My best match for the prompt was the tub. Not an exact match as mine wasn't holey.
The scene is the backyard of my family's home in Winnipeg in mid-July, 1948 or 1949. Joycie, waiting her turn in the "pool", lived across the back lane with her parents, two sisters and brother. Joycie looks annoyed and tired of waiting. I appear oblivious to her anxiety, lounging as I am with a drink in my hand, like a middle-aged adult in a jacuzzi. I have a smug and proprietary look on my face as if to say to the photographer, "Hey Bud. If you want a dip, get in line behind Joycie. Meanwhile, fetch me a few more ice cubes for my drink." Or I could have been responding to my Dad's question about whether it might be time for Joyce to have a turn. "Really Dad?"
The tub soaking and of course, running through the hose, were the only ways to cool down in our neighborhood, during our short sometimes, hot summers. Private swimming pools were non-existent, unimaginable. For real swimming, we went to the public pool a couple of blocks away where our eyes burned from the chlorine, we had to wear ugly bathing caps and the life guards spoiled the fun with their nonstop whistle blowing and scolding. I don't remember having much fun at that pool, mostly I recall the strong smell and being jostled around and pushed in. Small for my age, I was easily over-powered. If I complained to my mother she'd say, "Push back. Fight your own battles."
Luckily on one occasion when I was pushed, I landed on my face in the water and before I could scramble to the stairs and get out, I discovered I was buoyant and from that moment on, I could swim. The feeling of floating was euphoric. A few years later the polio epidemic hit and the pool was closed. After that polio summer of '53, the pool seemed ominous. We imagined polio, waiting like a twisted hungry creature in the locker rooms or underwater, trying to jump down our throats and force us into an iron lung.
The lilac bush behind Joycie was a joy in the spring, loaded with fragrant blossoms which we cut off and carried to the school in Ball jars containing an inch of water for the stems. Our teacher's desks would be crowded with little bouquets for the two splendid weeks while the lilacs put on their big show of the year. We pressed the flowers between the pages of my Dad's Harvard Classics.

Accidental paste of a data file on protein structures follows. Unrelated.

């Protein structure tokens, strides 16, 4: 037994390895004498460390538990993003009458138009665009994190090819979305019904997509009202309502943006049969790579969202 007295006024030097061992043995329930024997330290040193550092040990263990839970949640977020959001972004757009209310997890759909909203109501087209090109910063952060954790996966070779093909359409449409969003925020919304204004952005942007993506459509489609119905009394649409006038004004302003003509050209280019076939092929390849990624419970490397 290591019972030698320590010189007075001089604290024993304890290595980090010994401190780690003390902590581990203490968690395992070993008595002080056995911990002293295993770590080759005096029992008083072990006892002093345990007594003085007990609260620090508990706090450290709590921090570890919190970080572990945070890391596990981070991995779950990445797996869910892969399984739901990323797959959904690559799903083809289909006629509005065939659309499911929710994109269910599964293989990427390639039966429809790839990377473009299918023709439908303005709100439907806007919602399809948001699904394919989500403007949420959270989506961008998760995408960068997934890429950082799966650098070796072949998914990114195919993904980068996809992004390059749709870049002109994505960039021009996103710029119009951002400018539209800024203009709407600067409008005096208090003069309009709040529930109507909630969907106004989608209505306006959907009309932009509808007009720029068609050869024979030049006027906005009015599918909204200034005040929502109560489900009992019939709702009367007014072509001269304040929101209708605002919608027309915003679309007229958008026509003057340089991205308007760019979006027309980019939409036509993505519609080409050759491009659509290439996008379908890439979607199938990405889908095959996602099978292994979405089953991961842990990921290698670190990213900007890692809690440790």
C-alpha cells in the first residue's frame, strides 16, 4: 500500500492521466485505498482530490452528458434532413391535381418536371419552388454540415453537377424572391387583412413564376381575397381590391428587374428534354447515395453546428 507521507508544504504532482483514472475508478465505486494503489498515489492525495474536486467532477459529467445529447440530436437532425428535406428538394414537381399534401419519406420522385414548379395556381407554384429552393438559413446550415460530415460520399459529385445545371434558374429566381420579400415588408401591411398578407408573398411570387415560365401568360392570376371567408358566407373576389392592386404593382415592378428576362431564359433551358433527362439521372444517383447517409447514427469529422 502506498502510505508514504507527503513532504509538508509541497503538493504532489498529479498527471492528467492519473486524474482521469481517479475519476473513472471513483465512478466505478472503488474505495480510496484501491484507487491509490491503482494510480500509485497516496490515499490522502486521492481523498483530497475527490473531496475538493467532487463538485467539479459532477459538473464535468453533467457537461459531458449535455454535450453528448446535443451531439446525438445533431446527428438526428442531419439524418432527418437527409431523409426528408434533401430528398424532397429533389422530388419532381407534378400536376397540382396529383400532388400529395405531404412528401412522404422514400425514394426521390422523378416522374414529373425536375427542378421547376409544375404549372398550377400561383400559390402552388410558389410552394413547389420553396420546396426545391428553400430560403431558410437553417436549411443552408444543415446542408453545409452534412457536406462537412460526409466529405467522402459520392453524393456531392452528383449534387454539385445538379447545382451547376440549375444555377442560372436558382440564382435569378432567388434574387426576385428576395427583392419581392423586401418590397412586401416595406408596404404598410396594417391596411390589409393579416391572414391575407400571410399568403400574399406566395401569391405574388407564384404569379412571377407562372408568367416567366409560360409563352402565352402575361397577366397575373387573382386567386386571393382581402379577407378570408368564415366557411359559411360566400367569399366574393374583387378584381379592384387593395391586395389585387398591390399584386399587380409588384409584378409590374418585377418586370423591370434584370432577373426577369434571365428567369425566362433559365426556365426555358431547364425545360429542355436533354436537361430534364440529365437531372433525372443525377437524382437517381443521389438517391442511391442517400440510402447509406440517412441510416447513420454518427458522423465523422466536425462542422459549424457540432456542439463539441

The galvanized tub hung on a high hook in the garage for most of the year. By the time of this photo, Joycie and I had physically outgrown it, but not mentally. This scene probably captured our last time squeezing into the thing. Dad retrieved it from the garage and filled it up—I guess it was the man's job—so this must have been a Saturday or Sunday when Dad was home. Photos were only taken on the weekends, because Mom didn't use the camera, for some reason.
Tinnitus plagues me now and I have a constant tea kettle/electric wire buzz in my ears. In Winnipeg, in summer, the mosquitos provided a constant background hum. Although I can't see them in the photo, I know there was a buzzing cloud over both our heads. By the time the sun set, Joycie and I would be wishing we had extra hands to scratch with—two hands weren't enough. Mom would make me a paste of baking soda and water which was supposed to offer itching relief. She'd spread it on our skin with a small wooden spatula, like the one that came with an ice-cream cup.
The tomato vines up against our neighbor's garage would be loaded with green tomatoes, just starting to turn pink. A month later, Joycie and I would sit cross-legged by the vines, pulling the best, reddest fruit off, shaking on salt before each bite and savoring the sun-warmed deliciousness. We'd slurp and tip our heads back while we tore into the tomato skin...even so, juice would run down our chins. I'd end up with a stomach ache and Mom again came to the rescue with a bubbly glass of Eno's fruit salts. A popular cure-all, every kid from that time knows the radio jingle: E...N..O, ENO! It's mild and gentle and good, good tasting—E...N...O!
|This is how our Eno's bottle looked....|
I looked up Eno's online and was surprised to see it's is still around. Now owned by GlaxoSmithKline, the main market is India. My parents kept the Eno's on a high shelf because I liked to pretend it was 7-Up and sneak it whenever I could. With my nine year old's sense of humor, I liked the big burp you could muster up if you drank it fast. The high shelf didn't stop me but it slowed me down.
The new Eno's has a tag line that I like: "Bubbles that set you free.....instantly!"